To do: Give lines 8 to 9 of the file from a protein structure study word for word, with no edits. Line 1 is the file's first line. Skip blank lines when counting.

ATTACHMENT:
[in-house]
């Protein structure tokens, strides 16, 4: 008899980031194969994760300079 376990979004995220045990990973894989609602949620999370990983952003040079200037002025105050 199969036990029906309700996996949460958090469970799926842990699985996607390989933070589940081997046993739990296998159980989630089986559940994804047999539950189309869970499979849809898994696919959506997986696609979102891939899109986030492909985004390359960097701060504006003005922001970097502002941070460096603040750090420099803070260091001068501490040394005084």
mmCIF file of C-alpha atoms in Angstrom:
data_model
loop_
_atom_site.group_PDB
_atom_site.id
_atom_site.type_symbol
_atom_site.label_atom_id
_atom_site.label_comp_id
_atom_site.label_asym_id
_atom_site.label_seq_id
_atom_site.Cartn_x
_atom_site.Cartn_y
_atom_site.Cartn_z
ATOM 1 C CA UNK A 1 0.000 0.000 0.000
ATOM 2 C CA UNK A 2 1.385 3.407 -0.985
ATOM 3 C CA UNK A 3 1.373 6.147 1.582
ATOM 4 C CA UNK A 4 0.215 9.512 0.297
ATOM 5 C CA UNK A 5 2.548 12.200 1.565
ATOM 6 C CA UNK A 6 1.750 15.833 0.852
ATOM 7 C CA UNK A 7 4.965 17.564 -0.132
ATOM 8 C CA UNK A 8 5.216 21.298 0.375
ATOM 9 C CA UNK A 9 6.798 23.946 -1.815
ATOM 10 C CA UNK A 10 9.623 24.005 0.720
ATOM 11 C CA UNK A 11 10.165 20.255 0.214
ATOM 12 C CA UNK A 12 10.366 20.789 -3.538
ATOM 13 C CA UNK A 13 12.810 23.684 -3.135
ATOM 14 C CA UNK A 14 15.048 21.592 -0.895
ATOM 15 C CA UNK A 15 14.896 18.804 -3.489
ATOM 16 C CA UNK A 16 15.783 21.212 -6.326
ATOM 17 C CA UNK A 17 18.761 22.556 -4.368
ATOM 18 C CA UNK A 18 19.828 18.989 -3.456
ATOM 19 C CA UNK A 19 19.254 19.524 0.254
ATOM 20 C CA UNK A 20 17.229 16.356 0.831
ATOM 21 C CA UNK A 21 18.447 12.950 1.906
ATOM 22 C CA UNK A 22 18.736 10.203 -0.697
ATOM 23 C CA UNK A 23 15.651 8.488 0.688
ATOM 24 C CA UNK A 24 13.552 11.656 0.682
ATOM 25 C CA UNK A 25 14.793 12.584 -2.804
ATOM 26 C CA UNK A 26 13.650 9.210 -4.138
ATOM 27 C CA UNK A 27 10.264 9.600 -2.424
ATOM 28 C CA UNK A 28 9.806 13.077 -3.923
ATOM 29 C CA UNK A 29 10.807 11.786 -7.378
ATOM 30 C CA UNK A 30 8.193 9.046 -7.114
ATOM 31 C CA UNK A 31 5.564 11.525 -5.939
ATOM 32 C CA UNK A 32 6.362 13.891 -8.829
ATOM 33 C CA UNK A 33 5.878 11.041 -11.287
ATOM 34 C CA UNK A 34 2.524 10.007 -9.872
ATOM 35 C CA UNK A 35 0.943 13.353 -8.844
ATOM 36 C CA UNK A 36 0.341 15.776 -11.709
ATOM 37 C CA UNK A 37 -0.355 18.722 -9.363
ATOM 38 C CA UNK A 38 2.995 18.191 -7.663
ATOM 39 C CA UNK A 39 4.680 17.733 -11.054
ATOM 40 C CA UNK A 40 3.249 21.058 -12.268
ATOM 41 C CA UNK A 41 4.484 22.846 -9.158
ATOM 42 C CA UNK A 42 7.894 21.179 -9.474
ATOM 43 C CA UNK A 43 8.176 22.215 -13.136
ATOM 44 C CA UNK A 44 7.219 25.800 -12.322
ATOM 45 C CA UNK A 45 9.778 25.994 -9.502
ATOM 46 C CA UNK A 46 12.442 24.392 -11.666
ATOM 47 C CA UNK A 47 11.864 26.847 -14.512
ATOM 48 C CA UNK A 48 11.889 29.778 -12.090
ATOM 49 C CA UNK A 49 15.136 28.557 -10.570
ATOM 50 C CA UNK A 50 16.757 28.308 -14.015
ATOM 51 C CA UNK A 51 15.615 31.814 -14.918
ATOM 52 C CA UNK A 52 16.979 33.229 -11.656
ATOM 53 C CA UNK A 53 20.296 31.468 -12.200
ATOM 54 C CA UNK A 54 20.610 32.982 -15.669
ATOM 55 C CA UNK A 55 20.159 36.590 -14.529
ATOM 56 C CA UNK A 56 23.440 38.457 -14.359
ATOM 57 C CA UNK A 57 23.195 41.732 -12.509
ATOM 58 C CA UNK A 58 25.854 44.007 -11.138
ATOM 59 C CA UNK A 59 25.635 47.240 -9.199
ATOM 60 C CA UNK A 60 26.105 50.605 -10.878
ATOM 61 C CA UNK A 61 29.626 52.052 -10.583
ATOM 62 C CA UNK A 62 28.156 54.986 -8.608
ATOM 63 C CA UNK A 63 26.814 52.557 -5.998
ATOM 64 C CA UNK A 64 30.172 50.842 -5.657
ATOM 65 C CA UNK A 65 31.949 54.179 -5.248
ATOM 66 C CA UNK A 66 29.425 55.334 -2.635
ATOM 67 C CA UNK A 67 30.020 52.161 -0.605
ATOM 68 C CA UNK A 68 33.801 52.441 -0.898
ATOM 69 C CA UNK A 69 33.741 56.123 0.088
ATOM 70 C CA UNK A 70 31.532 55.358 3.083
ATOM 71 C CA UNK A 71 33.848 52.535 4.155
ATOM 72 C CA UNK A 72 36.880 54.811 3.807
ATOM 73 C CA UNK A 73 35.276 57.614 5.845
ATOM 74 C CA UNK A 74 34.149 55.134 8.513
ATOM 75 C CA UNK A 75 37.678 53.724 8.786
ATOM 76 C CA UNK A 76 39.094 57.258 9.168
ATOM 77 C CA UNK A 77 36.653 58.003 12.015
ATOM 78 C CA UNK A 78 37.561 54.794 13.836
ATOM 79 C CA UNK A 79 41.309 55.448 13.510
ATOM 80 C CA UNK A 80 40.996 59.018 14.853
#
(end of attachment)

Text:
_atom_site.type_symbol
_atom_site.label_atom_id